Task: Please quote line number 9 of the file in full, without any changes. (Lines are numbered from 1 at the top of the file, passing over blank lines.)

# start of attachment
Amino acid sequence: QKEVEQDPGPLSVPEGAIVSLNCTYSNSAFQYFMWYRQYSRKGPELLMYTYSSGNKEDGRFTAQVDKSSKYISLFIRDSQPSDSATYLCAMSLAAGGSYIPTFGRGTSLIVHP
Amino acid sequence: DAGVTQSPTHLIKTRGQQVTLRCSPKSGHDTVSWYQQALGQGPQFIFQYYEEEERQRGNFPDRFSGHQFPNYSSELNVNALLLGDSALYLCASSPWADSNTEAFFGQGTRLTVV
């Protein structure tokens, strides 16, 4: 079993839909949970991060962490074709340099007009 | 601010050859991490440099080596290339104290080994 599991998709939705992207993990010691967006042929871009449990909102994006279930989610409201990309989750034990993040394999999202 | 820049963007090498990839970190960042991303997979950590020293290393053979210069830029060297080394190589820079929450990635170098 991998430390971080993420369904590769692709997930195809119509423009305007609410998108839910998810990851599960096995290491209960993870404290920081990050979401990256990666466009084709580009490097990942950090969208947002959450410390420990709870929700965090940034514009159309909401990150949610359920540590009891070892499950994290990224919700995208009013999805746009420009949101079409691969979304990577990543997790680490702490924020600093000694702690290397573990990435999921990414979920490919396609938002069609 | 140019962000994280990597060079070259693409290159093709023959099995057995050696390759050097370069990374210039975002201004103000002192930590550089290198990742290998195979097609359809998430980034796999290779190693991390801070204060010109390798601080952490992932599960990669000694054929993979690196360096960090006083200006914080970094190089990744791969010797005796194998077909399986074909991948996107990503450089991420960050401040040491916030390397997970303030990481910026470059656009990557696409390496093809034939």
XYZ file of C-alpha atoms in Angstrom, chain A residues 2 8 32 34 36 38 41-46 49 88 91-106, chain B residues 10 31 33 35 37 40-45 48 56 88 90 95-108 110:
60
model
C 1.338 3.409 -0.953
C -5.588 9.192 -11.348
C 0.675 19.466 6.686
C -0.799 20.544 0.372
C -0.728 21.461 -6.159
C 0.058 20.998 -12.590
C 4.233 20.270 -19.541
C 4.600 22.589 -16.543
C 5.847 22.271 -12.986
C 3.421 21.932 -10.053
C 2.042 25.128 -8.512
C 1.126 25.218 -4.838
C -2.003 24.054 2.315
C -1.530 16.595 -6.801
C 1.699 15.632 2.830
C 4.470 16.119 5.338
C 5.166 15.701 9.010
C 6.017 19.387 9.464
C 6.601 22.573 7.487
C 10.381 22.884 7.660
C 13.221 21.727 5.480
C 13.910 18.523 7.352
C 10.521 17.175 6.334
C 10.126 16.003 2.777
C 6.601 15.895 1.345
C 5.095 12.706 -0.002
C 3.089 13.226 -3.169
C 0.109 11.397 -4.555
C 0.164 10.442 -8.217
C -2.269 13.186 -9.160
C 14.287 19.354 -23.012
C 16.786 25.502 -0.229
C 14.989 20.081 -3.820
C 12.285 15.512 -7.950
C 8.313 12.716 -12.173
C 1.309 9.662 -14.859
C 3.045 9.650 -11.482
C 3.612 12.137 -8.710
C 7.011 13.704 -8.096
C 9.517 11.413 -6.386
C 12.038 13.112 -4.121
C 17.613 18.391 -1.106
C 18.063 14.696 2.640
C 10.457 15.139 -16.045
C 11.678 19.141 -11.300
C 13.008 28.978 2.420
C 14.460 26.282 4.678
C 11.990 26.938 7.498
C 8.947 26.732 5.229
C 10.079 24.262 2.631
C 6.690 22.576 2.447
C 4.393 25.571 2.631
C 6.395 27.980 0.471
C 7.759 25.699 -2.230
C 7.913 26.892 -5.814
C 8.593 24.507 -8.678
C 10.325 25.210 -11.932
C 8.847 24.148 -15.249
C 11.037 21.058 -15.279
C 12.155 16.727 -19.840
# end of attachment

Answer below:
C 0.675 19.466 6.686